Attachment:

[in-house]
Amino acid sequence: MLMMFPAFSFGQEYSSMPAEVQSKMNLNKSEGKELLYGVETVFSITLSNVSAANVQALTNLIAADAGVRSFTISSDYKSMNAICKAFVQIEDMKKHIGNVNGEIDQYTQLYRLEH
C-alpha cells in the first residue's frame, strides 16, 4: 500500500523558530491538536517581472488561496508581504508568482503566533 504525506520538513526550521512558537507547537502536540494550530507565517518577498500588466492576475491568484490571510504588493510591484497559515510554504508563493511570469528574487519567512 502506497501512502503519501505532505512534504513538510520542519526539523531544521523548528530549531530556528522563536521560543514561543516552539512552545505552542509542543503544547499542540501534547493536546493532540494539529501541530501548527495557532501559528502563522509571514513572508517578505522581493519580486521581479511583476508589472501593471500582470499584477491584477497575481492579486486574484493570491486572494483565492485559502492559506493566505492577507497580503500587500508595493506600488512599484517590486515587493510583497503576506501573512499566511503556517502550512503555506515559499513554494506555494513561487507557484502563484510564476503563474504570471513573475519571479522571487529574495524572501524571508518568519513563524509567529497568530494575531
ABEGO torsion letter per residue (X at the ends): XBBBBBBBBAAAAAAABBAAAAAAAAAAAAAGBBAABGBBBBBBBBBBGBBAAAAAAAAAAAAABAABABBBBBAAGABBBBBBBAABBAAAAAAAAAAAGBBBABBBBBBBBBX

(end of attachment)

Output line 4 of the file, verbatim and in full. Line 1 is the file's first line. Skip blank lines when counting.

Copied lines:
ABEGO torsion letter per residue (X at the ends): XBBBBBBBBAAAAAAABBAAAAAAAAAAAAAGBBAABGBBBBBBBBBBGBBAAAAAAAAAAAAABAABABBBBBAAGABBBBBBBAABBAAAAAAAAAAAGBBBABBBBBBBBBX